Now the serpent was more crafty than any of the wild animals the LORD God had made. He said to the woman, "Did God really say, 'You must not eat from any tree in the garden'?" - Genesis 3:1
15I will most gladly spend and be expended for your souls. If I love you more, am I to be loved less? 16But be that as it may, I did not burden you myself; nevertheless, crafty fellow that I am, I took you in by deceit. 17Certainly I have not taken advantage of you through any of those whom I have sent to you, have I?… 2 Corinthians 12: 15-17
These two verses have something in common. They both use "crafty" to describe the character of something or someone. In Genesis it is the writer of Genesis who describes the serpent as "crafty" in 2 Corinthians 2:15-17 it is the apostle Paul himself who describes himself as "crafty". Paul explains that he did not take advantage of anyone through his disciples but he himself was crafty and deceitful.... Why would Paul even used these words to describe his actions.
Now the serpent was more crafty than any beast of the field which the Lord God had made…Genesis 3:1
The Hebrew word translated “crafty” is aruwm (עָרוּם ). The word has positive and negative meanings, as evidenced by its alternate translations in our English bibles. For example:
A prudent (aruwm) man conceals knowledge, But the heart of fools proclaims folly. Proverbs 12:23
Paul used a Greek word, panourgos πανοῦργος :
But be that as it may, I did not burden you myself; nevertheless, crafty (panourgos) fellow that I am, I took you in by deceit. 2 Corinthians 12:16
That word only appears once in the New Testament, but if you are right that it is comparable to the Hebrew aruwm, then panourgos must have a positive meaning (“prudent”) like it has a negative one (“crafty”). I wonder why the translators chose the negative word rather than the positive one?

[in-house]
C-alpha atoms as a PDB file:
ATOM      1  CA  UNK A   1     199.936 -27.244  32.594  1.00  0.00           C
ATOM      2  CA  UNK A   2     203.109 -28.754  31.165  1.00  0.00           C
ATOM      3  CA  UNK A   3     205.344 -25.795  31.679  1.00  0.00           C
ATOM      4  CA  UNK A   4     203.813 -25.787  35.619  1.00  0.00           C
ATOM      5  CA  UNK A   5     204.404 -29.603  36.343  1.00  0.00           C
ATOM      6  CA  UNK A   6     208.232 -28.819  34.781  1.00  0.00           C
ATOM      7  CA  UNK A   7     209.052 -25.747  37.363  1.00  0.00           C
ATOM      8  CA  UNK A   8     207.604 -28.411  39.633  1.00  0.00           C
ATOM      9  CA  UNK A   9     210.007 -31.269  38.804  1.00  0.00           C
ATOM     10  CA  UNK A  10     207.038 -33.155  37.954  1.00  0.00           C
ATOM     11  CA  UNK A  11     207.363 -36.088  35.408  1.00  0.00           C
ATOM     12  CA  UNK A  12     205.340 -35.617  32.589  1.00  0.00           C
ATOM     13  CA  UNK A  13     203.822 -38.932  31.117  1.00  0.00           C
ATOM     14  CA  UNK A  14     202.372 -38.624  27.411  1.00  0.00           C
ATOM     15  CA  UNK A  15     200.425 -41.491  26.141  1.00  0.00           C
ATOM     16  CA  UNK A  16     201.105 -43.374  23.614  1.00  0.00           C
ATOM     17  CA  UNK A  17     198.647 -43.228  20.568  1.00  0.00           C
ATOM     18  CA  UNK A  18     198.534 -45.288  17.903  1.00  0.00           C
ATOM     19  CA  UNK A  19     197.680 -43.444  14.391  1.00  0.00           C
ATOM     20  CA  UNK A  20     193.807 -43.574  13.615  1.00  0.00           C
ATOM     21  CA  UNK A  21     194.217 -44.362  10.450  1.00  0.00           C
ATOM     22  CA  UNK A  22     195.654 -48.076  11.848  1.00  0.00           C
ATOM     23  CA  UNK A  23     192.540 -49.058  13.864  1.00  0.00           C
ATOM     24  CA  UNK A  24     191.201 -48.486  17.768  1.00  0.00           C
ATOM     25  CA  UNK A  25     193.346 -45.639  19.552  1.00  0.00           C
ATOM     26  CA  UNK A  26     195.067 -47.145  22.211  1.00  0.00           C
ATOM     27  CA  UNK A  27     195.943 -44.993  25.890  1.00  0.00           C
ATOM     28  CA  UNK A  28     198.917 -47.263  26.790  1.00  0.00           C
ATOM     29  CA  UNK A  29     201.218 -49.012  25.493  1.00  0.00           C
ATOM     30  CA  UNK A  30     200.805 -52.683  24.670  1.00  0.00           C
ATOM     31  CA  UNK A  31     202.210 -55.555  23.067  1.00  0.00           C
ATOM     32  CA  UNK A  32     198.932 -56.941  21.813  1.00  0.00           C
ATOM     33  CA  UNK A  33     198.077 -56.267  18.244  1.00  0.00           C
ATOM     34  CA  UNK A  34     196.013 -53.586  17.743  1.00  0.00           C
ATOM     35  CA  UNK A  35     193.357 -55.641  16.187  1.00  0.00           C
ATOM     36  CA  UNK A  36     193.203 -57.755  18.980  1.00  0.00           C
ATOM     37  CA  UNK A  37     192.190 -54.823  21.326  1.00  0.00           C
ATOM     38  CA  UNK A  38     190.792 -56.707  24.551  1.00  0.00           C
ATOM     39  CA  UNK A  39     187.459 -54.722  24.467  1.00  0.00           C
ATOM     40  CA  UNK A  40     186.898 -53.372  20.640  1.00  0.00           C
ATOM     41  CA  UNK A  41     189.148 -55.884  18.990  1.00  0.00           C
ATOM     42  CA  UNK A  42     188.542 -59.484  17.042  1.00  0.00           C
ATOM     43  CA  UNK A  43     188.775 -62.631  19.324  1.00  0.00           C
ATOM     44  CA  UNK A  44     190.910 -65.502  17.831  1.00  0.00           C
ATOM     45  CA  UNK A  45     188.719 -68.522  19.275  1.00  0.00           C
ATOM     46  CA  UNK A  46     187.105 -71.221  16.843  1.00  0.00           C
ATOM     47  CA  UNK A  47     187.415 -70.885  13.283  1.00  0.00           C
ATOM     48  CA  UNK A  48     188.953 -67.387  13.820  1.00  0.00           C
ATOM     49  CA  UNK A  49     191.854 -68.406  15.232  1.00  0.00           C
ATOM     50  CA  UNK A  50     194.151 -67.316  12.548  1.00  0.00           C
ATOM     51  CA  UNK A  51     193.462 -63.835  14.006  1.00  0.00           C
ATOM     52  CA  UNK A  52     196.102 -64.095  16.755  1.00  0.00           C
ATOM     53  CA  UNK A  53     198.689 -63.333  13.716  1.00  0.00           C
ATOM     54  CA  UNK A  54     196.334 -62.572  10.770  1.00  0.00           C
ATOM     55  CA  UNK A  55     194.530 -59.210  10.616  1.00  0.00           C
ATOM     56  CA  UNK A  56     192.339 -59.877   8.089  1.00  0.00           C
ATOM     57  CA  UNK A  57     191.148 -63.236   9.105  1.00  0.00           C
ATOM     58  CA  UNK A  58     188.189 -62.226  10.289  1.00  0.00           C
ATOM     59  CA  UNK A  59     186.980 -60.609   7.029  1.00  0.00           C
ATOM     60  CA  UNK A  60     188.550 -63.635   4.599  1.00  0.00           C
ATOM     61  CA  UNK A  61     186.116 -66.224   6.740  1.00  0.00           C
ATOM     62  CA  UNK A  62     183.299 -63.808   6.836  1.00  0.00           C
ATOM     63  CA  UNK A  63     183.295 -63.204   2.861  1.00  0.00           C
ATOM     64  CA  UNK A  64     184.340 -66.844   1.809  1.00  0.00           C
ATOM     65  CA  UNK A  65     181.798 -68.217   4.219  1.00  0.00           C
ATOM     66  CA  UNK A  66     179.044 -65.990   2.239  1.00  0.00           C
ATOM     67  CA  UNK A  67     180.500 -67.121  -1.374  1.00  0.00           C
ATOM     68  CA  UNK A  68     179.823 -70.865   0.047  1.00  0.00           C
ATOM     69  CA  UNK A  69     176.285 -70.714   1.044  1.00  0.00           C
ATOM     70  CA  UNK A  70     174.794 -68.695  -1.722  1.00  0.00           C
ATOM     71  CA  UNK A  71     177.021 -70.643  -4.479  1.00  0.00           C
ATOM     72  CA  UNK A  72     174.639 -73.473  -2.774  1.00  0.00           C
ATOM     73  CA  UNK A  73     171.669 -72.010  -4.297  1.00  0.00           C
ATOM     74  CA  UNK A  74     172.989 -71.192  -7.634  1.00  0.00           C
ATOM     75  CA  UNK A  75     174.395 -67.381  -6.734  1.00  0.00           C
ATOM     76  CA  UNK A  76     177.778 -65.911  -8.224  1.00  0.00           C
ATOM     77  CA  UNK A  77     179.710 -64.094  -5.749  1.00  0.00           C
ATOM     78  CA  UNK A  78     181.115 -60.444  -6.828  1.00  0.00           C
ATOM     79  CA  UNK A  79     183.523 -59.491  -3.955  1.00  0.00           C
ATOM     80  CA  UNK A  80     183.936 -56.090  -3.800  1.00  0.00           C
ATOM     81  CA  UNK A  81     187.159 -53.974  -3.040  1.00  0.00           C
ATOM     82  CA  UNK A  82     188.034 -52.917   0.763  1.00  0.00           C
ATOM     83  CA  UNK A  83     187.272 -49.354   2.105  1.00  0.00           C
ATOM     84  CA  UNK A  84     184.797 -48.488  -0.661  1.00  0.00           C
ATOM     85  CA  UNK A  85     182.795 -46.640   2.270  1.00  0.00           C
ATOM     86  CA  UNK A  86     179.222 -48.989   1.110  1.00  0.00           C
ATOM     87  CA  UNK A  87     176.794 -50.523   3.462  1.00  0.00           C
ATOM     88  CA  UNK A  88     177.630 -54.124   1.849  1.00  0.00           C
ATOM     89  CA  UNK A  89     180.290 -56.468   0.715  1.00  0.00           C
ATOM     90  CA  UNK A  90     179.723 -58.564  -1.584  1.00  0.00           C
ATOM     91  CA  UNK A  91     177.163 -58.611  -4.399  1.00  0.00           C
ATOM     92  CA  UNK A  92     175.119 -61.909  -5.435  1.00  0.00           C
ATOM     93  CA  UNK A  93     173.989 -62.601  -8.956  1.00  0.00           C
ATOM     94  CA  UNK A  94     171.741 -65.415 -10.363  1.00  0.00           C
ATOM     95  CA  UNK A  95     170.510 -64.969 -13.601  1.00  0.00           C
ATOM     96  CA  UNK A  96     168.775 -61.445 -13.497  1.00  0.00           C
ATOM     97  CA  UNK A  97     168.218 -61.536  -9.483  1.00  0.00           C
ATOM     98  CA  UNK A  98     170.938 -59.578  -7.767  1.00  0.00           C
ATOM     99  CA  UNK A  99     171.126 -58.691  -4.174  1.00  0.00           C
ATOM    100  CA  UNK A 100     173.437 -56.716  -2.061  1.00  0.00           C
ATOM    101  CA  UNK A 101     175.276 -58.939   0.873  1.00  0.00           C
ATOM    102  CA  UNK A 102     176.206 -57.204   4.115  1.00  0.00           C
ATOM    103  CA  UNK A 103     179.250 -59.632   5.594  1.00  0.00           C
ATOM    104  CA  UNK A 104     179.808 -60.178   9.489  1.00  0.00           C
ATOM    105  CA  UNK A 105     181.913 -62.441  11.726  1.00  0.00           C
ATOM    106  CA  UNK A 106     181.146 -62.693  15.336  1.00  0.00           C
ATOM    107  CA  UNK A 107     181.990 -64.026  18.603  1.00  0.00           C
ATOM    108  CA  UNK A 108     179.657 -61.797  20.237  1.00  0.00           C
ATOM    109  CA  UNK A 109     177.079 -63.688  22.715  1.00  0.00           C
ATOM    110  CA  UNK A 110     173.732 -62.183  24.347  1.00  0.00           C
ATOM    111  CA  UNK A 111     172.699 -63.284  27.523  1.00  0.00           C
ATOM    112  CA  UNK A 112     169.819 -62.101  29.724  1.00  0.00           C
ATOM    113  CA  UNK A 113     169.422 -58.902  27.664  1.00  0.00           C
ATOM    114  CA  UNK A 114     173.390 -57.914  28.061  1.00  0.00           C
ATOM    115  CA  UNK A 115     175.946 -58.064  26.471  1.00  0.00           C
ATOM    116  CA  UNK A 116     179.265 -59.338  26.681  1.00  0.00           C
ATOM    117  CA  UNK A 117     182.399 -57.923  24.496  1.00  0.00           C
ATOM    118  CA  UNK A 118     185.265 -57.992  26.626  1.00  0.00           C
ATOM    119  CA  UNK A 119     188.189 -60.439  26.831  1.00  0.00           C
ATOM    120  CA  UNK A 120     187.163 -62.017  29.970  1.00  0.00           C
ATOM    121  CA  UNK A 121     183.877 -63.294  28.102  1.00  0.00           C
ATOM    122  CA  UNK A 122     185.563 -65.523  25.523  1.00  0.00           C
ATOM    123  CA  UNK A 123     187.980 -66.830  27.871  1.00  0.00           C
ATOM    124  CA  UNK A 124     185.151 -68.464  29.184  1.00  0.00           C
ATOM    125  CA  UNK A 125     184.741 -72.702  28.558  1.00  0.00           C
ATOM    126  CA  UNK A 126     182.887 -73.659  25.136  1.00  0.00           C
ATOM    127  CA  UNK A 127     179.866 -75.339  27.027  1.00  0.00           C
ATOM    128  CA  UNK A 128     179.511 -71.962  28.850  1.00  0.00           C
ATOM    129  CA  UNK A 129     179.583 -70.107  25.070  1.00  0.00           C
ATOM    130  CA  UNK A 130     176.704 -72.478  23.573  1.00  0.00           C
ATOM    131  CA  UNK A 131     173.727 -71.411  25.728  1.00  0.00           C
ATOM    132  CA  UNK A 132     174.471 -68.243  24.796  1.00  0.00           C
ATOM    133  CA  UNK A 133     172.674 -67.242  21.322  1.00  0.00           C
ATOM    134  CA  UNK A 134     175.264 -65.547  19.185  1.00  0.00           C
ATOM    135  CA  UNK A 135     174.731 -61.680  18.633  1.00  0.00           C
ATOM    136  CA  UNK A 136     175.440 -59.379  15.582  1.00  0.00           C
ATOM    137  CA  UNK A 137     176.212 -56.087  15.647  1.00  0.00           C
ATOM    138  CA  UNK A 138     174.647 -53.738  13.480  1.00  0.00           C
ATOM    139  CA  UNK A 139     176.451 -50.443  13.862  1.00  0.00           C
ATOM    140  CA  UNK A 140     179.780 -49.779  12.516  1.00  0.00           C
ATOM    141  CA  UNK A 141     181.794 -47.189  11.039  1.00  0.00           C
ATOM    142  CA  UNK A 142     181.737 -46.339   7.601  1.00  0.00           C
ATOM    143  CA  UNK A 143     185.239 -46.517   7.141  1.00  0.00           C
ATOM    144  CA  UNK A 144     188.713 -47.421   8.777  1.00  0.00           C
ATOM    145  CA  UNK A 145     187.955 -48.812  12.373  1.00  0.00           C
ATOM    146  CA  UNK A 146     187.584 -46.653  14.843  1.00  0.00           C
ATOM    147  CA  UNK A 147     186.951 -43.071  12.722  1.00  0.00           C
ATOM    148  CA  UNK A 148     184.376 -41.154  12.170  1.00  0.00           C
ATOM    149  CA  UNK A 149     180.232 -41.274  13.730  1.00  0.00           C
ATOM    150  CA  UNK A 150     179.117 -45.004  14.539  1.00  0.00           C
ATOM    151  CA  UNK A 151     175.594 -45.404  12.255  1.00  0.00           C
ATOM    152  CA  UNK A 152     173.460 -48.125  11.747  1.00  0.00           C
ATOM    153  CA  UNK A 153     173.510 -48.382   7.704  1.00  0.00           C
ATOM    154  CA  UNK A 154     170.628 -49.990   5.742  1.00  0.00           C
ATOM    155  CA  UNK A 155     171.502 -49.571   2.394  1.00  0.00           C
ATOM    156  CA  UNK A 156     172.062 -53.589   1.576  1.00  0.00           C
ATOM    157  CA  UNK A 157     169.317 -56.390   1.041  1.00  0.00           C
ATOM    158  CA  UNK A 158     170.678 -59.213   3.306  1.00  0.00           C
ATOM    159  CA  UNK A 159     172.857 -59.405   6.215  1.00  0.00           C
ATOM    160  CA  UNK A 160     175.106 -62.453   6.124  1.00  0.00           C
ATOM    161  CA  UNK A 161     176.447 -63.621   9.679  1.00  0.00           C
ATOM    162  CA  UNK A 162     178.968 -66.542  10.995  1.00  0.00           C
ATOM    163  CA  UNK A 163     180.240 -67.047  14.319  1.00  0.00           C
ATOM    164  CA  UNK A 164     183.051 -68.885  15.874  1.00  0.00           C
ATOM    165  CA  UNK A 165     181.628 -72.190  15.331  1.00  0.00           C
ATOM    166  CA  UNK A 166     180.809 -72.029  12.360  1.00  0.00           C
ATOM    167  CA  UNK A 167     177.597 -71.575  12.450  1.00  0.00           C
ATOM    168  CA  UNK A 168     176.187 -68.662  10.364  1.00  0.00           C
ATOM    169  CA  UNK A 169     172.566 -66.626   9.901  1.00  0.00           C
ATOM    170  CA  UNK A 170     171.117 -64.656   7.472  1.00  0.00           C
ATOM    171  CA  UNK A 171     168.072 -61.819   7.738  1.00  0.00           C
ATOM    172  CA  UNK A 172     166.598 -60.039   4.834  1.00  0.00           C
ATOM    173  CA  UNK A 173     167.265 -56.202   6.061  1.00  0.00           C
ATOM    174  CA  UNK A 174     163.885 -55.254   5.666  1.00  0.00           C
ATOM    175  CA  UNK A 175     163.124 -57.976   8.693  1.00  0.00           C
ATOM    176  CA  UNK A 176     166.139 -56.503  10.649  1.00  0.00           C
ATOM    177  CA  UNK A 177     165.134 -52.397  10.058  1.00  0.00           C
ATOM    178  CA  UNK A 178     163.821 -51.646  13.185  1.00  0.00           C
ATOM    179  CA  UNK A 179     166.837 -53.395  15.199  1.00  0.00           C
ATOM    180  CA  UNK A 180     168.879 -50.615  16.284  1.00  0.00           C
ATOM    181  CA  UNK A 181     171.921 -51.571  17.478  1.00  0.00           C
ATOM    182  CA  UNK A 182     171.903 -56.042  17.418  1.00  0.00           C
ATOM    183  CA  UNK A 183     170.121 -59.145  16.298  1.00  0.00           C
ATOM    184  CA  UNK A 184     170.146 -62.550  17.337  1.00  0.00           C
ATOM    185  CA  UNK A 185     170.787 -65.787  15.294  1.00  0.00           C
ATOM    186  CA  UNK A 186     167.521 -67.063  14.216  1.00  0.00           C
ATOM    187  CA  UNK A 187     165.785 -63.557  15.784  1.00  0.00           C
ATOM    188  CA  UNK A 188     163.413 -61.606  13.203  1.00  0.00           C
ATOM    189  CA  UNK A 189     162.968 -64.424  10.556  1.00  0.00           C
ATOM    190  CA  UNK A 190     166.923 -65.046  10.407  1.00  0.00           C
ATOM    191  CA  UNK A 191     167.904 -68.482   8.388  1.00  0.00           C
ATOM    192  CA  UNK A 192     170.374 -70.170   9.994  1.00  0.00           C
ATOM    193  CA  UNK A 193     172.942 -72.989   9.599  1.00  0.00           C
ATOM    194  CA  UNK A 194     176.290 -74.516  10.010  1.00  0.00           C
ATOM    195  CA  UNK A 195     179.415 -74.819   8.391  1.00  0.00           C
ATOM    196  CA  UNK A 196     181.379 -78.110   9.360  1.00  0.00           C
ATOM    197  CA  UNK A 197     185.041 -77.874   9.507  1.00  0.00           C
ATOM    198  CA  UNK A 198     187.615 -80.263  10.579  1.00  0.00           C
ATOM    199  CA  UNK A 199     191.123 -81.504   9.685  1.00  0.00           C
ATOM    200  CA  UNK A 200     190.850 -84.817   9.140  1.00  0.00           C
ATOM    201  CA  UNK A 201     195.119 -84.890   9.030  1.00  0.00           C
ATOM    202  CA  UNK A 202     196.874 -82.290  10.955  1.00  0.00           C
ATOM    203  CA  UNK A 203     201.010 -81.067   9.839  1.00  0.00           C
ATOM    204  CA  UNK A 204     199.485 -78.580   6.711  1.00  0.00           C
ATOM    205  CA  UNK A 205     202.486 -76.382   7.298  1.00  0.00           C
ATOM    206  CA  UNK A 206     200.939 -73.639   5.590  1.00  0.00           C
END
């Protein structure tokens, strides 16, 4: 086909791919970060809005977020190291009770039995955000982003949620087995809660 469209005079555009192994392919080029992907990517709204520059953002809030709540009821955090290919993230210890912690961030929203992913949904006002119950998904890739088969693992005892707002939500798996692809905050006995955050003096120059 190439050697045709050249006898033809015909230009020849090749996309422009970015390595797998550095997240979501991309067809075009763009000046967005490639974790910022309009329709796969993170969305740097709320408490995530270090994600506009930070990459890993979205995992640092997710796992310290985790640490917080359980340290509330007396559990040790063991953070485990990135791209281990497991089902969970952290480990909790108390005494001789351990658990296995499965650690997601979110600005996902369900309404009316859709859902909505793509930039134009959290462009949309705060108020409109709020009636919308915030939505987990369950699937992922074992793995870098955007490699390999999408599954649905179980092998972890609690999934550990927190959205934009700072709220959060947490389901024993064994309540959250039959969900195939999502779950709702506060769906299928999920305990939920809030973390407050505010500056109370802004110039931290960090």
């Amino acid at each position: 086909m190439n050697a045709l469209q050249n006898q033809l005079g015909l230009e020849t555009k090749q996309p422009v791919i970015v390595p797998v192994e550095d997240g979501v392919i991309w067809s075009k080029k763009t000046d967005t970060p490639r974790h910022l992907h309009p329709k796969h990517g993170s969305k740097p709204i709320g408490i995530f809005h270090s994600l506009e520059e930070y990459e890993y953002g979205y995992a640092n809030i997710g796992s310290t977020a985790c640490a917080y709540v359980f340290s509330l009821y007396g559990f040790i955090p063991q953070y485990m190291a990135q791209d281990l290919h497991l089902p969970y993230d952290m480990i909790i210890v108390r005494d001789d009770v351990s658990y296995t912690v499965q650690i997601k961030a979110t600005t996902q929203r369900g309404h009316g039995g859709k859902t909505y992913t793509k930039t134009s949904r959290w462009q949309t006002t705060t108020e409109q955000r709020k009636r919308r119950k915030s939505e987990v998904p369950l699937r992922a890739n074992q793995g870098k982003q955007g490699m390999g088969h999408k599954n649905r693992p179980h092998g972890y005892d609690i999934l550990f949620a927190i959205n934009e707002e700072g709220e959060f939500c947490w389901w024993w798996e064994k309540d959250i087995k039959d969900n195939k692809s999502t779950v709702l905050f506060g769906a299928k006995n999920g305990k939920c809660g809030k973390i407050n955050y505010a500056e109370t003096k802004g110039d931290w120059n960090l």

Thanks for your reply: Indepth study requires collaboration. The problem I face is most "Christians" don't value critical thinking as a must. When used in 2 Corinthians 12:16 -
King James Bible
But be it so, I did not burden you: nevertheless, being crafty, I caught you with guile. In the NIV it reads - Be that as it may, I have not been a burden to you. Yet, crafty fellow that I am, I caught you by trickery! The KJV uses "guile" and the NIV "trickery" or "deceit" as other translations might render neither of which is positive. The first time "crafty" is used in Genesis 3:1 it is used negatively to describe the character of Satan. Paul uses it to describe himself or his actions. So, the question for me is; if this is a bad translation of "crafty" which can be used in a positive sense, how does one explain the last portion of the sentence that says Paul caught, or took them by "trickery"? Can trickery have a positive aspect as well?
Fascinating discussion, chaplain.
The Greek word translated "guile" in the KJV and "trickery" in the NIV is dolos (δόλος). From its usage in the New Testament, it does appear to be wholly negative in meaning. The use Paul makes of it In 1 Thessalonians 2:3 is typical:
For our exhortation was not of deceit, nor of uncleanness, nor in guile (dolos).
Why Paul would avoid guile when dealing with the Thessalonians and embrace guile when dealing with the Corinthians, I cannot fathom.
As I read the 2 Corinthians passage over and over, I genuinely wonder whether Paul is intending a confession of trickery. In verse 14 he claims not to have been financially burdensome for the church, in verse 15 he says he's willing "to be spent" for their sakes, in verse 17 he asks rhetorically whether he or his emissaries ever took advantage of the saints. In its entirety, the passage seems designed to help the apostle defend himself. So I have to wonder, is Paul being sarcastic in verse 16? Is he mordantly repeating an accusation made of him that he is "crafty" and uses "guile"? That may be the assumption of the Amplified Bible's paraphrase of the verse:
But though granting that I did not burden you [with my support, some say that] I was crafty [and that] I cheated and got the better of you with my trickery.